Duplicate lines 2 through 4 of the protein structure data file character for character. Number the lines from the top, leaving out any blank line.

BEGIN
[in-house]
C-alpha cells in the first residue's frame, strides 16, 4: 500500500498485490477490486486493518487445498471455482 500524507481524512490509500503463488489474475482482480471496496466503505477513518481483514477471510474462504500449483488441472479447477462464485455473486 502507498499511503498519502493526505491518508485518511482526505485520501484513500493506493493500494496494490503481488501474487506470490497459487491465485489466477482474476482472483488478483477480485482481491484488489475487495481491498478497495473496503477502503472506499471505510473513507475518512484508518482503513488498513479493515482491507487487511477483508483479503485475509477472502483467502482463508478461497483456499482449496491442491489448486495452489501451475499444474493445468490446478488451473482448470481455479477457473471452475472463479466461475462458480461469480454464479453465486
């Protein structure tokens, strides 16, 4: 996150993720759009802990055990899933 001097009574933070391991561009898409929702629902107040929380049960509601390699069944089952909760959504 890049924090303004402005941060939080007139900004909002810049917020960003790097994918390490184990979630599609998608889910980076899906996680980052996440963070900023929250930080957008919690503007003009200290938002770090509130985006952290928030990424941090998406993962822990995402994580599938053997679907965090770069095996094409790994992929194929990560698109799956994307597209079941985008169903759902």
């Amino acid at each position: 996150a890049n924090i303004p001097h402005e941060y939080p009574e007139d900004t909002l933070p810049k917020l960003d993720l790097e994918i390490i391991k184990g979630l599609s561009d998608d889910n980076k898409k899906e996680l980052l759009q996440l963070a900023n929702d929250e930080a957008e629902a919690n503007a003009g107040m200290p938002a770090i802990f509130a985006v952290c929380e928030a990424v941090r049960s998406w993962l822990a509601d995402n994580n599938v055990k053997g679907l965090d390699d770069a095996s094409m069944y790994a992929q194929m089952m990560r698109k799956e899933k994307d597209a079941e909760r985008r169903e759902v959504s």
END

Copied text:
C-alpha cells in the first residue's frame, strides 16, 4: 500500500498485490477490486486493518487445498471455482 500524507481524512490509500503463488489474475482482480471496496466503505477513518481483514477471510474462504500449483488441472479447477462464485455473486 502507498499511503498519502493526505491518508485518511482526505485520501484513500493506493493500494496494490503481488501474487506470490497459487491465485489466477482474476482472483488478483477480485482481491484488489475487495481491498478497495473496503477502503472506499471505510473513507475518512484508518482503513488498513479493515482491507487487511477483508483479503485475509477472502483467502482463508478461497483456499482449496491442491489448486495452489501451475499444474493445468490446478488451473482448470481455479477457473471452475472463479466461475462458480461469480454464479453465486
């Protein structure tokens, strides 16, 4: 996150993720759009802990055990899933 001097009574933070391991561009898409929702629902107040929380049960509601390699069944089952909760959504 890049924090303004402005941060939080007139900004909002810049917020960003790097994918390490184990979630599609998608889910980076899906996680980052996440963070900023929250930080957008919690503007003009200290938002770090509130985006952290928030990424941090998406993962822990995402994580599938053997679907965090770069095996094409790994992929194929990560698109799956994307597209079941985008169903759902």
């Amino acid at each position: 996150a890049n924090i303004p001097h402005e941060y939080p009574e007139d900004t909002l933070p810049k917020l960003d993720l790097e994918i390490i391991k184990g979630l599609s561009d998608d889910n980076k898409k899906e996680l980052l759009q996440l963070a900023n929702d929250e930080a957008e629902a919690n503007a003009g107040m200290p938002a770090i802990f509130a985006v952290c929380e928030a990424v941090r049960s998406w993962l822990a509601d995402n994580n599938v055990k053997g679907l965090d390699d770069a095996s094409m069944y790994a992929q194929m089952m990560r698109k799956e899933k994307d597209a079941e909760r985008r169903e759902v959504s």